Wednesday, September 29, 2010

From African in Africa :The hypocrisy of black Americans.

This isn't just about one man who happens to be a raving hypocrite.  This article reflects the attitude of most black Americans. Most  black Americans voted for George Bush in 2000 and 2004 because Bush promised a Constitutional Amendment "protecting traditional marriage."

  And here you have it right in this article. Bernice King is an active anti-gay bigot.  The three closest aides of Dr. Martin Luther King were also anti-gay bigots: Rev. Jesse Jackson, Rev. Dr. Ralph Abernathy, and Rev. Walter Fauntroy.  So what would that tell the average person about Dr. Martin Luther King himself?  I would say more hypocrisy.  It's common for black heterosexual males to wax self-righteous when it comes to discrimination against black heterosexual males.  They not only condemn gay people, they also preach that women are to submit to their man.  So when Dr. King preached "All God's Children" he came across as a hypocrite as Eddie Long does today.

Why can't we live, work and love one another as equals?  And answer is -- in the Bible.  Instead of the Bible, people should be reading just as assiduously the works of Abraham Maslow.  They should be reading George Orwell's Animal Farm and Nineteen Eighty-Four, both which explain double-speak and hypocrisy. 

If you can't practice what you preach, then what you preach is meaningless and self-discrediting.

As for Coretta Scott King, she was a wonderful person. I commend her for standing up to the bigots in her family, in her church, and the anti-gay bigots in the nation as a whole.   But her advocacy for human rights for gay people was pushed aside--after all, she was "just" a woman--and "you know how women are . . .?" say the male chauvinists.

And let me not fail to include Rev. Jerry McAfee who is viewed as the black American community's spokesman and representative   in Minneapolis--an ugly bigot who shamed my best friend  in public (Tuesday, 17th February 1998 at Lucille's Kitchen) because he is atheist and gay. And being white didn't help him either. Shamed him on KMOJ-FM radio when he wanted to volunteer to be a tutor in the black community.   That was more than 12 years ago, and since then  he have contributed nothing to the black American community because of their bigotry, hypocrisy and violence.  In Washington, D.C. he was beaten up badly by black heterosexual males--1968, 1969 and 1985 resulting in hospitalisation (1968) and out-patient treatment for the other two.  Physically, he healed, but the psychological impact remains intact with him.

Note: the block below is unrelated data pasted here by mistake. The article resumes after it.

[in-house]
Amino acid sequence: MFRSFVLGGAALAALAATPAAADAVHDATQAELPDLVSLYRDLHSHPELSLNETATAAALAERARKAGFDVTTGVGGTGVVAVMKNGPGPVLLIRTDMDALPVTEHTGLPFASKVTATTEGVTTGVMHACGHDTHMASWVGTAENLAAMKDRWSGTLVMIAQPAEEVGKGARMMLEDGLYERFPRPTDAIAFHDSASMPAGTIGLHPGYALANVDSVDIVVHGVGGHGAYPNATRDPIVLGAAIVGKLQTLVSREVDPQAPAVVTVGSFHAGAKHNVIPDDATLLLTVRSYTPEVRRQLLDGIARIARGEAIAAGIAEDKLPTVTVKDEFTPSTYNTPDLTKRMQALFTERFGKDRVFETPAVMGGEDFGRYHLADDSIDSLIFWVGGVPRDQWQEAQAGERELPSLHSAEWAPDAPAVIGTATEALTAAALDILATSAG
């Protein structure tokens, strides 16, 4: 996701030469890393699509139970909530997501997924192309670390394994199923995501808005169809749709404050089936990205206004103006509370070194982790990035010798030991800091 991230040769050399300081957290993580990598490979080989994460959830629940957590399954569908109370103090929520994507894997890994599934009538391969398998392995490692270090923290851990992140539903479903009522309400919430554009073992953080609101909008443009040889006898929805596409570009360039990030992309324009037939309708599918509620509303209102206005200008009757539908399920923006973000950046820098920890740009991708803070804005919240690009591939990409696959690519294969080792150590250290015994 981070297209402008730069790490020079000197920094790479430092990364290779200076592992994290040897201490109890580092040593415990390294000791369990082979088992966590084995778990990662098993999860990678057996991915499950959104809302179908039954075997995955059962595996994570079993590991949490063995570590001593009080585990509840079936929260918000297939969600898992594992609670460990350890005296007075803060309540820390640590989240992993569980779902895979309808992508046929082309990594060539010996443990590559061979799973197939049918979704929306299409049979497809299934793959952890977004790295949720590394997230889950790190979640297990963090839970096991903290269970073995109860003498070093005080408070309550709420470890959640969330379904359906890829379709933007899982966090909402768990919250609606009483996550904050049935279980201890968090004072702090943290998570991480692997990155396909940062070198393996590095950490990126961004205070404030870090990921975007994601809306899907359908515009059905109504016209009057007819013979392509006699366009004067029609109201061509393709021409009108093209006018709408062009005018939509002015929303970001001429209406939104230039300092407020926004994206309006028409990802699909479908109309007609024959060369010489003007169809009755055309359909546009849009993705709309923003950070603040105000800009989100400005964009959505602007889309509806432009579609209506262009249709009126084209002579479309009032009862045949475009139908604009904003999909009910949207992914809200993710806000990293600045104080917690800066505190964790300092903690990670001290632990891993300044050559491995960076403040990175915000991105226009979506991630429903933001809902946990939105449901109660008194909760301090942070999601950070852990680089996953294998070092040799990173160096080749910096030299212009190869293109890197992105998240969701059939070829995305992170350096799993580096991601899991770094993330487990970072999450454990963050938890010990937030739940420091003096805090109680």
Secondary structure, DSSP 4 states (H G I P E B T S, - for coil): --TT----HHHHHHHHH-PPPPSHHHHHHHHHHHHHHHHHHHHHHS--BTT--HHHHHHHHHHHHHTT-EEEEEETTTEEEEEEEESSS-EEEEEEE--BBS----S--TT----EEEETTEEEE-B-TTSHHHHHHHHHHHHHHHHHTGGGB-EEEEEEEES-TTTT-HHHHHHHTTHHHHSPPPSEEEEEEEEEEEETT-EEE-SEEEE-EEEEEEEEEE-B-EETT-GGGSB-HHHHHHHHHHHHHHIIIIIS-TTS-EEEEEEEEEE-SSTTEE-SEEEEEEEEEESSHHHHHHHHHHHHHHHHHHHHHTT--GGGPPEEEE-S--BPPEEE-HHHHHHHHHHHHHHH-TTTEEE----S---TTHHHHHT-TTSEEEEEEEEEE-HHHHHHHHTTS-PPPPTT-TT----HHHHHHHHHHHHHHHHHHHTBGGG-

Black Americans lament: "White America is insensitive to the needs of her black citizens."  And when a white American steps forward to contribute his time and experience to black members of "The Village" he's slapped down with derision and public shaming.  And when you're on the other end of such hatefulness, it has an enormous emotional impact.  Lessons are learned: for a white man: "Stay away from black Americans.  They're very punishing people."

Yes there's bigotry in white America too, but one have a much better chance of being viewed as an equal human being by whites than  by black Americans.


John Powers said...

You know I'm a white American. It's really hard to figure out impressions of other place from the media. But people can come to understand each other across differences.

Martin Luther King Jr. lives on as sort of a legend, a legend I feel rather keen not to tear down. One piece of evidence against Martin Luther King Jr. being anti-gay is his close association with Bayard Rustin who was openly gay when very few people were. It wasn't an issue that King could pretend about.

Eddie Long certainly isn't Martin Luther King, Jr.

As an American I can't agree with the idea that gay people having a better chance of being viewed as equal human beings by white Americans than Black Americans.

In any case it doesn't seem right to feel convinced of hypocrisy on the basis of what people who were around Martin King have said and done long after.

I really love reading Sokari Ekine who blogs at Black Looks. Recently she wrote about James Baldwin and had others do so too. One who did was Keguro Macharia. Both Sokari and Keguro are Africans, she Nigerian, he Kenyan, and well exposed to American culture. It's interesting to see American culture through an outsider's lens and to discover they see more clearly than I.

What pains me about what you say here is a sense of alienation from Black Americans when the stories of the African Diaspora are true gifts to all humanity.

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